Saturday, November 26, 2011

Ophelia drowned

Inspired by... these gorgeous creations of Shakespeare’s tragic heroine Ophelia, who drowned surrounded by fantastic garlands of "nettles, daisies, and long purples." (Hamlet, the Death of Ophelia, act 4 scene 7). Dreamy.

by Benjamin Whitley  

from Korean Vogue in 2007

by phatpuppycreations

by Amanda Keeys Photography

Actress Rooney Mara from Vogue Magazine


Ophelia Kirsten Dunst in Lars Von Trier's film, Melancholia 

Actress Rooney Mara from Vogue Magazine

The Lily Pond by candygears via Flickr

from Vogue, December 2011

by Susan Lenz

by unknown artist

by Toni Oswald

by Ashley Leazer

 
Ophelia John Everett Millais

by David Cater

by John William Waterhouse 1889

by unknown artist

by Alce Hnna  

by Sofia Sanchez and Mauro Mongiello

by Maria Medeiros

by Sofia Sanchez and Mauro Mongiello

by Ayten Alpun

by Sarah Walker

by Olivia Gird photography

by from slobblogg.com

by Spiteful Pie

by Harold Copping

by Azahara Fernández

by unknown artist

Kamille from roseblood and mothdust blog

Ophelia from Korean Vogue in 2007

by Lady Orlando

by Sonja Michelle Merle Pace

by Catalina Dudka


“There is a willow grows aslant a brook,
That shows his hoar leaves in the glassy stream;
Therewith fantastic garlands did she make
Of crow-flowers, nettles, daisies, and long purples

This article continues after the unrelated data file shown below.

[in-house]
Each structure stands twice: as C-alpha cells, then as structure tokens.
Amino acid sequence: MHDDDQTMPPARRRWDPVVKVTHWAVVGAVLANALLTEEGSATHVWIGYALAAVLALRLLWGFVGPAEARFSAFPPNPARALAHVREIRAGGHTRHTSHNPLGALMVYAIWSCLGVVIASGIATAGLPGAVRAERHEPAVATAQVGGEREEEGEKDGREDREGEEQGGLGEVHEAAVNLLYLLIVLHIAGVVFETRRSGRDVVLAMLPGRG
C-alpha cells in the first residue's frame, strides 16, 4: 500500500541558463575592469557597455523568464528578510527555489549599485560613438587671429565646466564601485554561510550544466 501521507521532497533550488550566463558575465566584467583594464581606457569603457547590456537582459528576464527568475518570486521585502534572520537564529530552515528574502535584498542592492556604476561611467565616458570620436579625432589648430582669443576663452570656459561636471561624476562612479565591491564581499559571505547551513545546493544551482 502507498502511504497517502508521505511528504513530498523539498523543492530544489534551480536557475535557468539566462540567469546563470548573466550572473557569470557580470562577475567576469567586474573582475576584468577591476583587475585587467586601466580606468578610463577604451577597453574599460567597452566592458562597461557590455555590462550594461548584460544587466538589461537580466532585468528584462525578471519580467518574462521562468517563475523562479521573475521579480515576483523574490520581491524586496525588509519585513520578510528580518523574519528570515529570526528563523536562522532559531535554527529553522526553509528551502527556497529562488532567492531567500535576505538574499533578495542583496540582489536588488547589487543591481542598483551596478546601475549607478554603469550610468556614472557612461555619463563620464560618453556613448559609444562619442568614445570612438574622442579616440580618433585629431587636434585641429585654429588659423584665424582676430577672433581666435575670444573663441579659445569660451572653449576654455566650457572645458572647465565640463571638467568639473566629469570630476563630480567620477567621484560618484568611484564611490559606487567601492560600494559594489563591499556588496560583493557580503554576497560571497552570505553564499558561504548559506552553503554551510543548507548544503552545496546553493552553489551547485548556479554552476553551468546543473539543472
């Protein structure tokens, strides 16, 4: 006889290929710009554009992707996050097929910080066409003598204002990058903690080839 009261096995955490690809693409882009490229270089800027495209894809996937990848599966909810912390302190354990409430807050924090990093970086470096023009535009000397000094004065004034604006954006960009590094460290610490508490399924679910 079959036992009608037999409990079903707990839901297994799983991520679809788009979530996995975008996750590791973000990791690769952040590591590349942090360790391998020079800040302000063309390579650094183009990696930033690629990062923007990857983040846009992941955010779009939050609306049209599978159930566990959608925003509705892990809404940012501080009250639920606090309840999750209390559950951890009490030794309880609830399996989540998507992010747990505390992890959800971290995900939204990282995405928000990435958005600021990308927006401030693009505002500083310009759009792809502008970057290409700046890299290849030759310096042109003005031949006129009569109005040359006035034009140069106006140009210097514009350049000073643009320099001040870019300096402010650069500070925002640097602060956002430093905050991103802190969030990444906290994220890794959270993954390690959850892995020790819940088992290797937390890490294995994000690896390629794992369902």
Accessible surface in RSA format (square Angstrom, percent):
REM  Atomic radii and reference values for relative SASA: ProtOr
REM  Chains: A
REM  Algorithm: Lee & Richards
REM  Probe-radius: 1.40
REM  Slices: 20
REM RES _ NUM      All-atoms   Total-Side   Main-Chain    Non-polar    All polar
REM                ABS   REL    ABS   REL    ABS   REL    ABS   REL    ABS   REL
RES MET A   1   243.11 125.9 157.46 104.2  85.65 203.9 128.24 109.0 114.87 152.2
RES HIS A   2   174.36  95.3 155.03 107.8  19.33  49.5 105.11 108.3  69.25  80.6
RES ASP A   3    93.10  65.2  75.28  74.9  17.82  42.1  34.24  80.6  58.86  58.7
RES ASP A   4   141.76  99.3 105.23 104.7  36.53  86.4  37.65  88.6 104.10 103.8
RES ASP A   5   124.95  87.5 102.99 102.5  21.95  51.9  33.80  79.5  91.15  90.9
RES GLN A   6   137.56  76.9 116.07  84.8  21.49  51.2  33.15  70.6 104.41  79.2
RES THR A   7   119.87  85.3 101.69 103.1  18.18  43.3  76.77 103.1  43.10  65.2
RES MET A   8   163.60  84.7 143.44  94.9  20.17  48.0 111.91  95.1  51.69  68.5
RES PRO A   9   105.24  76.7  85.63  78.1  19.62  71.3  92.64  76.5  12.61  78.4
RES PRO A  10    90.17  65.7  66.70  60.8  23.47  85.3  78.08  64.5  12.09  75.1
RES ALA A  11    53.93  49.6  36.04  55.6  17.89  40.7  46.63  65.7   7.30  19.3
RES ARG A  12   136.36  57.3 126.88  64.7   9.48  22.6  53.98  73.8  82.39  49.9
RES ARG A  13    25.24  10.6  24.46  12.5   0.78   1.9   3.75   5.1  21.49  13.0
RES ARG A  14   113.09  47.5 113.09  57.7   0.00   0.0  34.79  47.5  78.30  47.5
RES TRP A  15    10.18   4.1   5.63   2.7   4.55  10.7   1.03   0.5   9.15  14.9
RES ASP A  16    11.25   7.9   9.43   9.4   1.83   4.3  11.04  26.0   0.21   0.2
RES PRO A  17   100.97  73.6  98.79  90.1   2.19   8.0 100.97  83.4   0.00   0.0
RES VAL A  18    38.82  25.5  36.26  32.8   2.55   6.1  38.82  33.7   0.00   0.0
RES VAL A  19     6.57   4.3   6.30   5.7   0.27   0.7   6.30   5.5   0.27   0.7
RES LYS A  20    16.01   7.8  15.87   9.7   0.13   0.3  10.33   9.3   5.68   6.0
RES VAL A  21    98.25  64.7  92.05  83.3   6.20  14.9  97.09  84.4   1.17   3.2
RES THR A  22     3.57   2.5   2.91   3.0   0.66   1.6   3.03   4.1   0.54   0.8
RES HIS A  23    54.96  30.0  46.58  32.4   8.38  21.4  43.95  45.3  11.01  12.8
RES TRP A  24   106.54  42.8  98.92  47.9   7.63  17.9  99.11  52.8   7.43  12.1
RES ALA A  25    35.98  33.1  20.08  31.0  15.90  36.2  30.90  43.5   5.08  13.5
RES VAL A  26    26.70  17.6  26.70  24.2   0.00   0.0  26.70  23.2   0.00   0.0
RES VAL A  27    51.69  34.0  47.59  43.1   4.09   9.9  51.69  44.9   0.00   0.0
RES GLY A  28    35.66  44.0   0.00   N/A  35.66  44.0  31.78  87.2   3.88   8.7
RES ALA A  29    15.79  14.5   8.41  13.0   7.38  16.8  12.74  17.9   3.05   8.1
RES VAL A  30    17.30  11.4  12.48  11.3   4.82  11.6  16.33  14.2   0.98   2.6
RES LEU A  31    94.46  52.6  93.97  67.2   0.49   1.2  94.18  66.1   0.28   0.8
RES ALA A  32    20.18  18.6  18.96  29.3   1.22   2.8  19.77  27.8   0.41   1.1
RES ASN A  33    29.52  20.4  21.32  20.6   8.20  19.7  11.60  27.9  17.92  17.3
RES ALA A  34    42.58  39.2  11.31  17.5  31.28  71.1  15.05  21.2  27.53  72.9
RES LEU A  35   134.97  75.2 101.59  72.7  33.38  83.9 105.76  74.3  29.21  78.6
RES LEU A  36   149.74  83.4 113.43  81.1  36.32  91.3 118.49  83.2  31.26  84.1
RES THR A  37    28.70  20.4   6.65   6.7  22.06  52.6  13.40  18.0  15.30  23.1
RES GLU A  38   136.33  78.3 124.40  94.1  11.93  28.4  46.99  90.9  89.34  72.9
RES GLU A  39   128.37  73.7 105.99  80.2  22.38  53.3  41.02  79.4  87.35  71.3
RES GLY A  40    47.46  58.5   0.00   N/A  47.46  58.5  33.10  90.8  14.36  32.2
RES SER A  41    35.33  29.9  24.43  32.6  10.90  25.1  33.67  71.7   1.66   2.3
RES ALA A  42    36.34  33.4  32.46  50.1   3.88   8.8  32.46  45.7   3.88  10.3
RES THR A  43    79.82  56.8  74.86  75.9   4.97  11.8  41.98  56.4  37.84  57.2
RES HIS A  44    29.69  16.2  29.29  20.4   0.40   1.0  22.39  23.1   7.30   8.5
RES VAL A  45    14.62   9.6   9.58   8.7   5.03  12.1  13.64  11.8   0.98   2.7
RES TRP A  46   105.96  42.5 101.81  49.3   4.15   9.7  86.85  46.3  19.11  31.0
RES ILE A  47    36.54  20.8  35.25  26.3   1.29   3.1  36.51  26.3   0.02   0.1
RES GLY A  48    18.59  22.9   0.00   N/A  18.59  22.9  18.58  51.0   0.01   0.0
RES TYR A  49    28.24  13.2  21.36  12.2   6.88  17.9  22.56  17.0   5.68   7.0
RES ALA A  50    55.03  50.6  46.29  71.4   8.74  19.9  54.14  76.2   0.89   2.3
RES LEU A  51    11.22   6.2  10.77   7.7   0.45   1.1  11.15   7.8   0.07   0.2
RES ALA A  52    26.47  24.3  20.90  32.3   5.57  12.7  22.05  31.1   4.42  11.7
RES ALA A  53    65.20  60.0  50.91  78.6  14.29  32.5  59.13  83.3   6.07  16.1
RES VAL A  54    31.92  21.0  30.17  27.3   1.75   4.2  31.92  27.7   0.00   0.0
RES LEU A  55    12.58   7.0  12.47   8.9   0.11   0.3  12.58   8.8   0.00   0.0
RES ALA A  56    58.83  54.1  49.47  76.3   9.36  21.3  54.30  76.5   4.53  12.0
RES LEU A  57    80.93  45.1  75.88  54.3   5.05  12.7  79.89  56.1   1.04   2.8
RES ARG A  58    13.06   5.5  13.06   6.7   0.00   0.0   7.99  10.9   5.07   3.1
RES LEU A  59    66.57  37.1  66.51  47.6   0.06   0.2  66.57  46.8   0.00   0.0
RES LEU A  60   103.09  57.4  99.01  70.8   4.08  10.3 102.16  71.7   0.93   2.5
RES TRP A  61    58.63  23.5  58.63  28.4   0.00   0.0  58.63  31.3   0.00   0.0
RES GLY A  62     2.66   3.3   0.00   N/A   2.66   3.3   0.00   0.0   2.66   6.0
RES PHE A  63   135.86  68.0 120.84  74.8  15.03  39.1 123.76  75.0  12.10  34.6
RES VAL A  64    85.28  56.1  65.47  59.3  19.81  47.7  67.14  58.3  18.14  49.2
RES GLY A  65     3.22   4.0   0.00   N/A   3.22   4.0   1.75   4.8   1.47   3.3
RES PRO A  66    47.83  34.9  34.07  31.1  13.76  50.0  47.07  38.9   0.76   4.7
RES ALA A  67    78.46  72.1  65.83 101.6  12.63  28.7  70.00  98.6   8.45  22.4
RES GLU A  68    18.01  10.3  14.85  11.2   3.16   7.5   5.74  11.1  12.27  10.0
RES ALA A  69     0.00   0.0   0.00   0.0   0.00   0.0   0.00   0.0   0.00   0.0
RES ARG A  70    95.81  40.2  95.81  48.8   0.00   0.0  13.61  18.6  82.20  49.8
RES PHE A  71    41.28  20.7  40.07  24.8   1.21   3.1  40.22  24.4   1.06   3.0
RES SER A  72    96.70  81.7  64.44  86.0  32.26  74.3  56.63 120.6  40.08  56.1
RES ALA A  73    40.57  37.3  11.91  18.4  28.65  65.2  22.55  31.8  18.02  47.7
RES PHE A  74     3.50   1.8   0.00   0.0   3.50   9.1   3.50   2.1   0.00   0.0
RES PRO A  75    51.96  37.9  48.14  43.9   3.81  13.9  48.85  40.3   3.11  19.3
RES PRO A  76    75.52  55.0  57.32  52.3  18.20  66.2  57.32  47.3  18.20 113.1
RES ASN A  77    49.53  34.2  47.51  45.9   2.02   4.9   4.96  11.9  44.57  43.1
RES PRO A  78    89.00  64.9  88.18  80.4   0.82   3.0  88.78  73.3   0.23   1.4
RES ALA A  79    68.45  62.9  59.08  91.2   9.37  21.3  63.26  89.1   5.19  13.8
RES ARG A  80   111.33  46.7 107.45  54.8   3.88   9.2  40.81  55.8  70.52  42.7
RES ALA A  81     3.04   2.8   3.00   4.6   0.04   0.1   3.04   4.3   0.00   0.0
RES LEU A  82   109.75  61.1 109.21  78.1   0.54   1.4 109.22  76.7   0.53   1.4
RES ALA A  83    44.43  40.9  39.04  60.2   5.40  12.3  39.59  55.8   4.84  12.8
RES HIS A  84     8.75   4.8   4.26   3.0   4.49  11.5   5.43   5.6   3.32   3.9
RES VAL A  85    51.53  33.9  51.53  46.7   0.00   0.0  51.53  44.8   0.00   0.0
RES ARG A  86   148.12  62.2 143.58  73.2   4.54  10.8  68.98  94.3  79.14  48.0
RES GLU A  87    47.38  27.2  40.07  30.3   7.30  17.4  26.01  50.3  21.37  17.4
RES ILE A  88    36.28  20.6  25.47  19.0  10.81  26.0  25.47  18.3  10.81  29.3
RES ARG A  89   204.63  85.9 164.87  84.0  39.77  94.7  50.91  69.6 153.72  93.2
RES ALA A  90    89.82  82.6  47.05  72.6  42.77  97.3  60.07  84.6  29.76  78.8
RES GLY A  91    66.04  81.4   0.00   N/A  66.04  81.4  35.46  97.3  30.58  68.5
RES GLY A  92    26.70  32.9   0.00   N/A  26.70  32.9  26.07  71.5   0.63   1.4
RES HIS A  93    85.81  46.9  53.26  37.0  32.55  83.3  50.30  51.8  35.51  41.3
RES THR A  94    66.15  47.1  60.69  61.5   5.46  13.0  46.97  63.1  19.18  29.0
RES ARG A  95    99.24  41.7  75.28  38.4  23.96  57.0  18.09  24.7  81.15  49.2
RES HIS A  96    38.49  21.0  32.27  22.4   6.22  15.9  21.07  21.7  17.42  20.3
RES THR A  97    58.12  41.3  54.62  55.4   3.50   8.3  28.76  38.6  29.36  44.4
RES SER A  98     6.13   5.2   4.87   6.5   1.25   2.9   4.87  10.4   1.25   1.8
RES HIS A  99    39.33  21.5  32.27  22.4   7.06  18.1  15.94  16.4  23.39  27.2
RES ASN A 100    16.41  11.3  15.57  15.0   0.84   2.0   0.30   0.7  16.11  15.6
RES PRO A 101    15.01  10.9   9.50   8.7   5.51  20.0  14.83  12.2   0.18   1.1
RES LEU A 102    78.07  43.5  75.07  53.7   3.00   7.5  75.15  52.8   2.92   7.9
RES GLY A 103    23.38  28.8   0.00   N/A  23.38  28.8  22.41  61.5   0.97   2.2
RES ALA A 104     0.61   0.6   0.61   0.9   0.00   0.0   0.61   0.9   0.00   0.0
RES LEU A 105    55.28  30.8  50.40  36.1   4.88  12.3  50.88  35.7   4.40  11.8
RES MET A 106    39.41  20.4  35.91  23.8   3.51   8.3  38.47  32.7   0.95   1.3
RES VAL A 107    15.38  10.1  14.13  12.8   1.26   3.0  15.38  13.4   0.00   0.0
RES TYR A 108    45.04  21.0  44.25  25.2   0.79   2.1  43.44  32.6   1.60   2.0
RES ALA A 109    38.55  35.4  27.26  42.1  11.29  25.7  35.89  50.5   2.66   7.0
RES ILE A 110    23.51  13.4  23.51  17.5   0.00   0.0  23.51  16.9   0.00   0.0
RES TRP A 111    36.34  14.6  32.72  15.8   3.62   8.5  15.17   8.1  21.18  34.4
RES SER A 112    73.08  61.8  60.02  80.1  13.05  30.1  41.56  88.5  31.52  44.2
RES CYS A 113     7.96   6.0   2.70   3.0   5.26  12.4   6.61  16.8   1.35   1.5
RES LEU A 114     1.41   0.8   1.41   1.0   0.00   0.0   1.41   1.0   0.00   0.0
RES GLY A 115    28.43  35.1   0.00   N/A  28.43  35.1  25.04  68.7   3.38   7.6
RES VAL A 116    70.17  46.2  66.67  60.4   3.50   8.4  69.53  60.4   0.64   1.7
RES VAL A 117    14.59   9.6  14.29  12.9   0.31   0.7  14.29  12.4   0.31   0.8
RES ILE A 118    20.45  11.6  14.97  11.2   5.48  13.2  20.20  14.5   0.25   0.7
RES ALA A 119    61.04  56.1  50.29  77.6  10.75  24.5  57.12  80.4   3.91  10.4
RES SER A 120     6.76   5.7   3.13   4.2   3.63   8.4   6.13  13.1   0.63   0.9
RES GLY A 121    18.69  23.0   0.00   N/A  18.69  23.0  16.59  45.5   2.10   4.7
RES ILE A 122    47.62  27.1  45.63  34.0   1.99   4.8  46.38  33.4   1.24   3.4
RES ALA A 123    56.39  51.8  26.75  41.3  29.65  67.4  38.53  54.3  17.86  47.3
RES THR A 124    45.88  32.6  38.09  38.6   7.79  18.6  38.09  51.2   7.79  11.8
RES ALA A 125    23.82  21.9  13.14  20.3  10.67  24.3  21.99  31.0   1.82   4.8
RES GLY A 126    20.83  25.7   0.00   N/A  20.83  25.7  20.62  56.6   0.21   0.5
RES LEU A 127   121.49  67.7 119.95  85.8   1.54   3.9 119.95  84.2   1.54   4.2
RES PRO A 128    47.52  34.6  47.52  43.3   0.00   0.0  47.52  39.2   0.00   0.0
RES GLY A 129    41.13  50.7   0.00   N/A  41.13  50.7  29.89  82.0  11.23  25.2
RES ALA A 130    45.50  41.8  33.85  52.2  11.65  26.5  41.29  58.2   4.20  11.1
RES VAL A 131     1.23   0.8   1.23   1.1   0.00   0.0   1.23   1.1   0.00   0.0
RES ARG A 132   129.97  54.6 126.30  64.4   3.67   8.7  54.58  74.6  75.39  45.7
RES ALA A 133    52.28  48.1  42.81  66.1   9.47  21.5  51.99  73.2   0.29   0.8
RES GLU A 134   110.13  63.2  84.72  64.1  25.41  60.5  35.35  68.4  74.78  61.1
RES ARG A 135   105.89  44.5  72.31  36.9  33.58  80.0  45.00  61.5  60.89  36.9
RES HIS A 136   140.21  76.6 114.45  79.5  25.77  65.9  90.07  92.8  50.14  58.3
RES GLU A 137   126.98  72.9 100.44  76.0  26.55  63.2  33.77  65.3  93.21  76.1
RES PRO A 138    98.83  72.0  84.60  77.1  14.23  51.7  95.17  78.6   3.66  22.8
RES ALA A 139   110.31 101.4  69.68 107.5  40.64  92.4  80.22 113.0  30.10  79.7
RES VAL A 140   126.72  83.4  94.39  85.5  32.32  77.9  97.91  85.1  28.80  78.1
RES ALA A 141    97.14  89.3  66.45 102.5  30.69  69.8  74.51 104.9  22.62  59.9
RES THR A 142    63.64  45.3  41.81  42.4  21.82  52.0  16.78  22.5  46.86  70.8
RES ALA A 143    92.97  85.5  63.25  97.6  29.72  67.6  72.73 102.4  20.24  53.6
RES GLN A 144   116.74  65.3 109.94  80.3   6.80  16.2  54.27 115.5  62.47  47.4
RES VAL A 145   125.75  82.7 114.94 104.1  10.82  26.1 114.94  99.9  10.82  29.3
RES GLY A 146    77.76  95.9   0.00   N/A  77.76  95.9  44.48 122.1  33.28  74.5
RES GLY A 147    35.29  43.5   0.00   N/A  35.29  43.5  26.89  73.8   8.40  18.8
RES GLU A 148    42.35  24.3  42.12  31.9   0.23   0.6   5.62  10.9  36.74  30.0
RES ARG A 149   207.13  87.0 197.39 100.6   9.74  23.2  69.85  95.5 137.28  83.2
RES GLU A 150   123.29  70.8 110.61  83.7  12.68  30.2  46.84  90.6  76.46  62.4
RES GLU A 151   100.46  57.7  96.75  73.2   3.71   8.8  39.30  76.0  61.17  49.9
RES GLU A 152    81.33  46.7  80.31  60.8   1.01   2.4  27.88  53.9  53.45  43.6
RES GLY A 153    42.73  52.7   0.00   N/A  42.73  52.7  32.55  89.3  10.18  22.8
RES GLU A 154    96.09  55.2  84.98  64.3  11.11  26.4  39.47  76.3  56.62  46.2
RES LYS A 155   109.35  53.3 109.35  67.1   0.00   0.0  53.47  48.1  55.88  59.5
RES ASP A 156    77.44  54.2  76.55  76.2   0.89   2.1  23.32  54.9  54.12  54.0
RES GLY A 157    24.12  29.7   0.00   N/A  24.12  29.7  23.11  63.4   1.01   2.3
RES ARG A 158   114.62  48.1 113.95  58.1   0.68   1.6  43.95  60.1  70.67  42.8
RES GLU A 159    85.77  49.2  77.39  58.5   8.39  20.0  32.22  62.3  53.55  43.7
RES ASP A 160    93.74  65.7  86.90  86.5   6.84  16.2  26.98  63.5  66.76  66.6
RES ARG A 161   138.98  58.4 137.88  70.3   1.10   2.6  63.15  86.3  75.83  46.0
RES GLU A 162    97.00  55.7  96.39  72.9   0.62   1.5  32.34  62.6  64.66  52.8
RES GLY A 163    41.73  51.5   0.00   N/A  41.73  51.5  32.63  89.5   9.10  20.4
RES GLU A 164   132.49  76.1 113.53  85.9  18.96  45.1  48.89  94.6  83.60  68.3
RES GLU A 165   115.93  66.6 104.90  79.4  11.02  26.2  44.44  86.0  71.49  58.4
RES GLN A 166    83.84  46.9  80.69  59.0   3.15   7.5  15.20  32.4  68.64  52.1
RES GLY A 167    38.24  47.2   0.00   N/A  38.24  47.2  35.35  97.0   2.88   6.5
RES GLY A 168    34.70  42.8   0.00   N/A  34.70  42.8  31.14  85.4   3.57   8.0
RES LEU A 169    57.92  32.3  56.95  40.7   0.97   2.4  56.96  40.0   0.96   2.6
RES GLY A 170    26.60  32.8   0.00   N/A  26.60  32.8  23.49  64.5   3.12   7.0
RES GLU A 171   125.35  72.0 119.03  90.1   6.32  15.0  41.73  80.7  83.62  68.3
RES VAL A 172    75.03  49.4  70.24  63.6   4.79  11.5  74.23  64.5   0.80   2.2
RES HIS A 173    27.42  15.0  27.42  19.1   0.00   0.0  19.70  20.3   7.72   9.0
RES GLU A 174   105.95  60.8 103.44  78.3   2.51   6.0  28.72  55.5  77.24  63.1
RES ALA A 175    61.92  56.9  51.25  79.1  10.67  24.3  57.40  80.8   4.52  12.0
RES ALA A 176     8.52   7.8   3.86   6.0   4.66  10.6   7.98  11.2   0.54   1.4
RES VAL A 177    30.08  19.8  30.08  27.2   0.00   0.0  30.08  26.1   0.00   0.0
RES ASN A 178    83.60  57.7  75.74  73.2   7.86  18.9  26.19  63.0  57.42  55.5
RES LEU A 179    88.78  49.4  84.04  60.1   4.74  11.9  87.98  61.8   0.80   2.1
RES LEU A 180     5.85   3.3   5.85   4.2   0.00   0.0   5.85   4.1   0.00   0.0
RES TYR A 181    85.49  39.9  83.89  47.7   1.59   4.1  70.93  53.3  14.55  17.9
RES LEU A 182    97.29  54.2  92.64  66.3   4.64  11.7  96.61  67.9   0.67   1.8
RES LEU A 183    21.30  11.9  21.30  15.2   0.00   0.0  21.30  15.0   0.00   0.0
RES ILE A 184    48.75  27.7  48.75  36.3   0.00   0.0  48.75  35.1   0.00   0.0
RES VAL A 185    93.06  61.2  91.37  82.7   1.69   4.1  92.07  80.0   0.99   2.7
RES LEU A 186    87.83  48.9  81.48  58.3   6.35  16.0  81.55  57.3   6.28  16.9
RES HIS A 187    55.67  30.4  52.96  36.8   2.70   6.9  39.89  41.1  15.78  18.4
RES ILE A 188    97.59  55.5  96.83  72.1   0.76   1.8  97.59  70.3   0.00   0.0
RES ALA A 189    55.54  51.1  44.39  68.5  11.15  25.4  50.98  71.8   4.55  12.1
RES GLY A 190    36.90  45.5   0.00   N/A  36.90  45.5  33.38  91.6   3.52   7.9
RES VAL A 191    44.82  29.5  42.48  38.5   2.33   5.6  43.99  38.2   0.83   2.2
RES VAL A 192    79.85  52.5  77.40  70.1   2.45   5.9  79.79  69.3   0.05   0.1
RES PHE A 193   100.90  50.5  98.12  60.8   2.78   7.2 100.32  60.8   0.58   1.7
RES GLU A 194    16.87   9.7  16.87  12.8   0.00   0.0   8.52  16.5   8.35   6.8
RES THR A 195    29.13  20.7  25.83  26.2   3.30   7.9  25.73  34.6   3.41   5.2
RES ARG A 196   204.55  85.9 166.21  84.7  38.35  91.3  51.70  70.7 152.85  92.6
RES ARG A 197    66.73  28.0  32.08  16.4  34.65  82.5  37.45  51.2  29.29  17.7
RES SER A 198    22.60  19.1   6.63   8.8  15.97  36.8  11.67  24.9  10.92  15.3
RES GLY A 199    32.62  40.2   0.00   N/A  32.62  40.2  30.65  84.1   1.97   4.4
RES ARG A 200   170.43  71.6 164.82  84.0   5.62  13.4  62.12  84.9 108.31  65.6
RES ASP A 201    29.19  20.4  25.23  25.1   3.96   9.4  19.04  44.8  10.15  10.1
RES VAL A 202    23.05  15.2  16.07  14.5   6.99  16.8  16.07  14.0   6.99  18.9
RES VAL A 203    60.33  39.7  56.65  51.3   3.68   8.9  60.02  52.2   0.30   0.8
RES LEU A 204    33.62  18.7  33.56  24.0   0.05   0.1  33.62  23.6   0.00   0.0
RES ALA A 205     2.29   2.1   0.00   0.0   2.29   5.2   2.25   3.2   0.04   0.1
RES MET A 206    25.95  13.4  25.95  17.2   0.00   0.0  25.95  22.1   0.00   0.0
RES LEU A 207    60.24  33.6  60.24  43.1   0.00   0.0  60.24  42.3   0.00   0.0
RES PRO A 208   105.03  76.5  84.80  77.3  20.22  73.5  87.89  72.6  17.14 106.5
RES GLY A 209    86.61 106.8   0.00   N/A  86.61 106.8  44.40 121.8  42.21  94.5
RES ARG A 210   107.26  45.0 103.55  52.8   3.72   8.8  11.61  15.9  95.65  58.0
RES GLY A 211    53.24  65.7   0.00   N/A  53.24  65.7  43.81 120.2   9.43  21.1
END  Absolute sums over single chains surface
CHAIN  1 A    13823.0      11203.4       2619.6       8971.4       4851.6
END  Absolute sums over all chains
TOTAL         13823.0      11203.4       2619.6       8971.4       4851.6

That liberal shepherds give a grosser name,
But our cold maids do dead men’s fingers call them:
There, on the pendent boughs her coronet weeds
Clambering to hang, an envious sliver broke;
When down her weedy trophies and herself
Fell in the weeping brook. Her clothes spread wide;
And, mermaid-like, awhile they bore her up:
Which time she chanted snatches of old lauds;
As one incapable of her own distress,
Or like a creature native and indued
Unto that element: but long it could not be
Till that her garments, heavy with their drink,
Pull’d the poor wretch from her melodious lay
To muddy death.” 

— from Shakespeare's Hamlet

3 comments:

  1. Thank you Diane for visiting my Pinterest site and for your appreciation. Indeed, I am conducting my PhD in Critical and Historical Studies at the Royal College of Art (London) on the Death of Ophelia. I am still amazed to realize how much I am learning from my Ophelia boards!

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